From the archtiect:
Located in the inner suburb of Ivanhoe, sits a seemingly calm, unassuming modern suburban home in its moat of sand. The house is a clever orchestration of balancing tension that has created wondrous moments throughout.
The house can be read as a conversation of dualities, of heavy and lightness, public and private and of light and darkness. The first expression of this tension can be seen from street façade, essentially two forms bifurcated by a double height black void, which forms a grand recessive entry. On the one side, we have a solid, rigid, rectilinear form, seeming weighed down by its own mass. On the other, elevated from the earth by a shard of black glass, symbolic of emptiness or absence.
The entry void then snakes its way through the house as a corridor, defining the living quarters from the public, family and friends realms to the private inner sanctum. The public space which is experienced through implied volume, mediates between the private which are smaller volumes within the overall open plan larger volume. This is reinforced with the monolithic timber volumes which are private bedroom and bathroom spaces with concealed entries and flush panel doors. The winding corridor is interrupted by an interplay of forms lined with different textured surfaces of straight timber, hard edge faced brickwork, counter-balanced with a long, smooth curved flat white wall.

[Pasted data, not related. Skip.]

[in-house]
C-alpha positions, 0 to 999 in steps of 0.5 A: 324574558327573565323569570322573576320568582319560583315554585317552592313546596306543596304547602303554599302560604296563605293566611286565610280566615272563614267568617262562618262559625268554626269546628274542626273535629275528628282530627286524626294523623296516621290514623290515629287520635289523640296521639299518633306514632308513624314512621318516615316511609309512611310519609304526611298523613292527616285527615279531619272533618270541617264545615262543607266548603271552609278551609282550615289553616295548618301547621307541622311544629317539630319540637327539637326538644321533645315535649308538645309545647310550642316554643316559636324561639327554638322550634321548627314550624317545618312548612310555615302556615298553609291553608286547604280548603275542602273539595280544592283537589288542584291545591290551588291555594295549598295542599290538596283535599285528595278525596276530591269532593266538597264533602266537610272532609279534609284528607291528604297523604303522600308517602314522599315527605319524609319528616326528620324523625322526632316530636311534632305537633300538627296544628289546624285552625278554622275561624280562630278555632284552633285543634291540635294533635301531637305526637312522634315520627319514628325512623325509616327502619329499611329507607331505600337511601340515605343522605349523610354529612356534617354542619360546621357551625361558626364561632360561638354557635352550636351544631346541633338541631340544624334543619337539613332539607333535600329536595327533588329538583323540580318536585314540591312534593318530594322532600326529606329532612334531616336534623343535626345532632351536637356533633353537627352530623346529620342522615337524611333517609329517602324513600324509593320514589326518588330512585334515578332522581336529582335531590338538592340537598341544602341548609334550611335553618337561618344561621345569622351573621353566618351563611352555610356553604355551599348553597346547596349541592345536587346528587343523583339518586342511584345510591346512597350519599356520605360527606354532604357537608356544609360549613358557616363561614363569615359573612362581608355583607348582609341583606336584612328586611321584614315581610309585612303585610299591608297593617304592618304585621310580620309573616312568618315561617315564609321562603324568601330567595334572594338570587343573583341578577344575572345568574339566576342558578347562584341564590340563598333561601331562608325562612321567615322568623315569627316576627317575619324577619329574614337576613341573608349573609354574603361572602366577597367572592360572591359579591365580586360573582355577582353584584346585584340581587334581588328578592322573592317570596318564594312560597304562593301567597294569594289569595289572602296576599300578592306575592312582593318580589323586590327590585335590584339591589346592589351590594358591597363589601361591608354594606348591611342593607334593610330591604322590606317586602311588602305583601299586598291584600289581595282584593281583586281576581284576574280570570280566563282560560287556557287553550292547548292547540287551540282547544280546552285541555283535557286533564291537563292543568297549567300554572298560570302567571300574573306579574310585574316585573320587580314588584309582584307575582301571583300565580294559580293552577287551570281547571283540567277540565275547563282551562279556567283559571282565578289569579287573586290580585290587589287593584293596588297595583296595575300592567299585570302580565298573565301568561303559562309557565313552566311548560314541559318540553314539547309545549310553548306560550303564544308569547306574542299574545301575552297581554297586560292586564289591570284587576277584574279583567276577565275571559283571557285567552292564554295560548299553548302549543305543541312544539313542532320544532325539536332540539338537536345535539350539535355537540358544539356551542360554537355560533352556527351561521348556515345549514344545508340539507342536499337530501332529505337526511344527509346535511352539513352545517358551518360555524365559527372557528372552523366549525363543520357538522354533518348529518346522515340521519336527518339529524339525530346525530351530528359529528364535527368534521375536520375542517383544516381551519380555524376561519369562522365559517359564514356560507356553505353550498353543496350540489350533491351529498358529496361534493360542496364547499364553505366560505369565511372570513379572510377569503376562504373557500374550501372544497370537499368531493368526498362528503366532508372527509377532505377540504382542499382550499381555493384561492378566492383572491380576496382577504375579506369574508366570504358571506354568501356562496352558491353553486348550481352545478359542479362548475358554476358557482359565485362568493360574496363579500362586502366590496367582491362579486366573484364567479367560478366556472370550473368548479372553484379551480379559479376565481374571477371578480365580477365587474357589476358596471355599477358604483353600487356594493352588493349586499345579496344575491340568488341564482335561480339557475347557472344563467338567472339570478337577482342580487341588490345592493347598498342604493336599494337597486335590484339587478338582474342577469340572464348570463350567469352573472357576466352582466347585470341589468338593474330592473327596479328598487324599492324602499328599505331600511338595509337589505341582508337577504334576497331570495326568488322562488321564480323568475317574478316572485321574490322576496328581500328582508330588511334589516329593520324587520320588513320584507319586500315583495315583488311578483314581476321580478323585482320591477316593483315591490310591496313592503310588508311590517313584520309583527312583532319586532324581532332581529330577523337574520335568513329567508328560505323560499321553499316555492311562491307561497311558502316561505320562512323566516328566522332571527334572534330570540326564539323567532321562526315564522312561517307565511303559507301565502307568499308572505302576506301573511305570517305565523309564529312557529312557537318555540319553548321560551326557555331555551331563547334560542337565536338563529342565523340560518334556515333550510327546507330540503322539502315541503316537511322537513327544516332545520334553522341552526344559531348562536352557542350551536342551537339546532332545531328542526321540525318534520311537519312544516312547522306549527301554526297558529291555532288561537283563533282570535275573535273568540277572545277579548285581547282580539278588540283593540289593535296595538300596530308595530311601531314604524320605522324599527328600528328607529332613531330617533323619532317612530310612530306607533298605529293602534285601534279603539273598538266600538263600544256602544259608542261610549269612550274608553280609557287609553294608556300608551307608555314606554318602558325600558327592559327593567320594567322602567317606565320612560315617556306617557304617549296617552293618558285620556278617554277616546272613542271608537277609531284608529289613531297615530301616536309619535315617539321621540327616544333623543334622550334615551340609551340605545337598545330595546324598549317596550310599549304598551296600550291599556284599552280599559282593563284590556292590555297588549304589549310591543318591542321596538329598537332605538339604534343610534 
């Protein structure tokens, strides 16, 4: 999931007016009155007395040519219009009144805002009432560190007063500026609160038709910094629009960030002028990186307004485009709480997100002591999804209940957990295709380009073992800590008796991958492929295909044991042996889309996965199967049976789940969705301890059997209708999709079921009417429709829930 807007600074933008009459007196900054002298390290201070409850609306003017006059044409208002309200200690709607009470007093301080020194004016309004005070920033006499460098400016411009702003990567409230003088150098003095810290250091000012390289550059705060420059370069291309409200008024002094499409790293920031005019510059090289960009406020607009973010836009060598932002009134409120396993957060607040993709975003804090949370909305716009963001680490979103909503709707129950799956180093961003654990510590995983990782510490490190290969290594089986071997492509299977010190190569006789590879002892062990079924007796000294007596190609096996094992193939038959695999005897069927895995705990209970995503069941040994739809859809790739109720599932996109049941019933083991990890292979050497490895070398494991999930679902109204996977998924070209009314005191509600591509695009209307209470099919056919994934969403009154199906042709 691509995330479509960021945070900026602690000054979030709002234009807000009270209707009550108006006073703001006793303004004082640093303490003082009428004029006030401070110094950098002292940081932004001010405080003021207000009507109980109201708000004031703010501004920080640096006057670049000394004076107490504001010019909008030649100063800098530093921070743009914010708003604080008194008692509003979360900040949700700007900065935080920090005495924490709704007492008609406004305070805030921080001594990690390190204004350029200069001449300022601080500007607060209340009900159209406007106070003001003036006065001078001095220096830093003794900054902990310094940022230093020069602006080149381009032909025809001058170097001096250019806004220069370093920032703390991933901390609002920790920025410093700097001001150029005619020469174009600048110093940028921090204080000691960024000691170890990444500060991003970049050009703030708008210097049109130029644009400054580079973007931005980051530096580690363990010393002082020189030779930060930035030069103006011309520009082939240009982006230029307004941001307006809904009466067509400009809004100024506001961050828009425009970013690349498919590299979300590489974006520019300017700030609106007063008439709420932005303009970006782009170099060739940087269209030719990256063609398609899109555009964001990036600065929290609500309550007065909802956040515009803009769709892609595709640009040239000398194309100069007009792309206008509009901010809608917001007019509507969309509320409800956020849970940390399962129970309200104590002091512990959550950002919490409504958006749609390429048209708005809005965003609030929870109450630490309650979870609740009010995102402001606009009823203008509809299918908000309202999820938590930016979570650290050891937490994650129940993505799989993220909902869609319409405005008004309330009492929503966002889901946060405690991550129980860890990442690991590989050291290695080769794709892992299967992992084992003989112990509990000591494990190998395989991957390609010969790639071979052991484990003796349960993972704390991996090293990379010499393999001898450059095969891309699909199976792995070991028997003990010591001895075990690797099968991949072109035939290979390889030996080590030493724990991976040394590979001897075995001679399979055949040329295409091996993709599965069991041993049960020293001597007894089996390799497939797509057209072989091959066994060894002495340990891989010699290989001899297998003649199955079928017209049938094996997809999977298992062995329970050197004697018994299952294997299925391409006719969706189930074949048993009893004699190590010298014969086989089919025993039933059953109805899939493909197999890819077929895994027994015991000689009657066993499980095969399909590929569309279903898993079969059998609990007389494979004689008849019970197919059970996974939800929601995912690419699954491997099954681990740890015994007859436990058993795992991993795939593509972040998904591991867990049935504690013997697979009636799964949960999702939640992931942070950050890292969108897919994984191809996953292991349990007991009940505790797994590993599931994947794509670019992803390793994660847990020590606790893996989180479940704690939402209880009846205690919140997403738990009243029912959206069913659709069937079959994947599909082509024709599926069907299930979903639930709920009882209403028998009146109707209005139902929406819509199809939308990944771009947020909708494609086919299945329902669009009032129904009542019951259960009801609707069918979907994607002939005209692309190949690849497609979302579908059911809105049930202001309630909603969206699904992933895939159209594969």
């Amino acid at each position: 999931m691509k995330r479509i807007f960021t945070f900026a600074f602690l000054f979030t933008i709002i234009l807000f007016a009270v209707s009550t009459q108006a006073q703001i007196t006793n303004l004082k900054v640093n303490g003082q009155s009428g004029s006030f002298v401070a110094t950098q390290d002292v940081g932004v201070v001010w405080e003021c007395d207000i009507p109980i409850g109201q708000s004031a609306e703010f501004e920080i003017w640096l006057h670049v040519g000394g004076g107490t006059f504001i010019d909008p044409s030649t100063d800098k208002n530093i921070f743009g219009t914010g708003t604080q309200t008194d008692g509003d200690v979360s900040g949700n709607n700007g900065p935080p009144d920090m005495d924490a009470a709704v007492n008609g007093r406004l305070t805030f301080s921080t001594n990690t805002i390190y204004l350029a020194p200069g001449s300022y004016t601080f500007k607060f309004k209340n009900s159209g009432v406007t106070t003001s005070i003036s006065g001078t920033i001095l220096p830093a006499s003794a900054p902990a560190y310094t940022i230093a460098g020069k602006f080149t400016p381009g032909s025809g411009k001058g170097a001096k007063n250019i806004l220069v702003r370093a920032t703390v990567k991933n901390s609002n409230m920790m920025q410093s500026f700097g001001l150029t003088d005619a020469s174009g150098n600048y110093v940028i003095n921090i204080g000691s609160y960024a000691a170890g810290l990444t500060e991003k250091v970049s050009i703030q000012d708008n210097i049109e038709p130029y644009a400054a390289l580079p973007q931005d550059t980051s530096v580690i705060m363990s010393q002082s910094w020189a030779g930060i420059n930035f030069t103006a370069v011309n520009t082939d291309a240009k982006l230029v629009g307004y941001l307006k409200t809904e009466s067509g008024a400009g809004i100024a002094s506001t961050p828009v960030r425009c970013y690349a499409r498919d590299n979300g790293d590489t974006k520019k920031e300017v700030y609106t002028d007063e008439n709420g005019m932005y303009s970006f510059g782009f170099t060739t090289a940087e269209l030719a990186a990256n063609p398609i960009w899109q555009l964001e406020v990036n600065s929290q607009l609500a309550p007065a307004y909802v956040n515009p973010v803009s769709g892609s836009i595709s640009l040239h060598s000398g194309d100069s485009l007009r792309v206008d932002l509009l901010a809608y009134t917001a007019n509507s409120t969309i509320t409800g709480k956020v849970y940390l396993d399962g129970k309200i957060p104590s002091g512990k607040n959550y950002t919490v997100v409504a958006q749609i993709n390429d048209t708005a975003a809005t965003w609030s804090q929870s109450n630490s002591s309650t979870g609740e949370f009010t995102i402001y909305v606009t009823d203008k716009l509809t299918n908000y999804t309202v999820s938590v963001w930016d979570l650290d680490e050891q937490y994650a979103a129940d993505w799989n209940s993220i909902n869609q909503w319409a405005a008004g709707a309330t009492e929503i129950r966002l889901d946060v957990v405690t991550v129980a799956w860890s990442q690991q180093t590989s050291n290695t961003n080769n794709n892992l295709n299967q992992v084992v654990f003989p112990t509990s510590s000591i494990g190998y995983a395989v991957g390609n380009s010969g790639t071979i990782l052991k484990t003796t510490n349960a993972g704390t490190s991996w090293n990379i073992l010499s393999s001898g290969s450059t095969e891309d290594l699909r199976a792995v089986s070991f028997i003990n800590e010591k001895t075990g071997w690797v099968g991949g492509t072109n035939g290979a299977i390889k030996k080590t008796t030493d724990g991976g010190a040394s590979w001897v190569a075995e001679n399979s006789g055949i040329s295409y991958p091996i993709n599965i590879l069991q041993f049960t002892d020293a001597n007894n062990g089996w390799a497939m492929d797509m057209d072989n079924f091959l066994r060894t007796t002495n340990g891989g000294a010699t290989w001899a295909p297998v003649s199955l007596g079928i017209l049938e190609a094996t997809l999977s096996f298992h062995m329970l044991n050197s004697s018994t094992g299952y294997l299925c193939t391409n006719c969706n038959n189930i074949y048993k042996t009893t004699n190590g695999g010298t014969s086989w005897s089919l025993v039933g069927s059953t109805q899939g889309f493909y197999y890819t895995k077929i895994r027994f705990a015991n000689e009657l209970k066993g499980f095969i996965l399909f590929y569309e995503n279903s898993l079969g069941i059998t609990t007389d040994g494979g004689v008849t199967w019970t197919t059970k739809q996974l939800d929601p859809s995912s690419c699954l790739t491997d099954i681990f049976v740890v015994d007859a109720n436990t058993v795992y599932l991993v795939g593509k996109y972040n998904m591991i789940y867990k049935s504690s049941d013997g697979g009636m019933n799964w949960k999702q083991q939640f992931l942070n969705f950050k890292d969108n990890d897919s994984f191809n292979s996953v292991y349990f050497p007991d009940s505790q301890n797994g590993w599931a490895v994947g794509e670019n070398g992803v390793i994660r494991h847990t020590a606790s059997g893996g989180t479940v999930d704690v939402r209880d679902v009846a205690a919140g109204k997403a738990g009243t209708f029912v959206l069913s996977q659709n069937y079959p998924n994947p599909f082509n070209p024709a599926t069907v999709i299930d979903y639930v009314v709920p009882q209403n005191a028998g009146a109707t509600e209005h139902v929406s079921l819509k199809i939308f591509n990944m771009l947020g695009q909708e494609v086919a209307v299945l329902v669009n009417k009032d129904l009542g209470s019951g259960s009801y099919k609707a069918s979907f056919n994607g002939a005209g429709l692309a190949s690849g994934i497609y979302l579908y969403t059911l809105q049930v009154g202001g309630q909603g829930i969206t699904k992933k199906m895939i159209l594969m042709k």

This thematic reading continues with the use of a monochromatic palette, of sandy, off-white versus dense black and highlighted timber. The tones are subtle but rich, highlighting the natural beauty of stone and wood. These materials, tones and tension are maintained from the exterior into the interior of the house.
The balancing of duality can be experienced throughout, from the lofty ceiling, which still feels intimate by the dark timber lining, the warmth of stone by careful selection, the large expanse of glass that still offers security, but all this tension reaches its crescendo with the interface of the transparent swimming pool wall that looks into the living room.
A perfect counterpoint that lies somewhere between, inside and out, cold and warmth, relaxed and active, openness and enclosed, the experienced and the experiment, the old and the modern.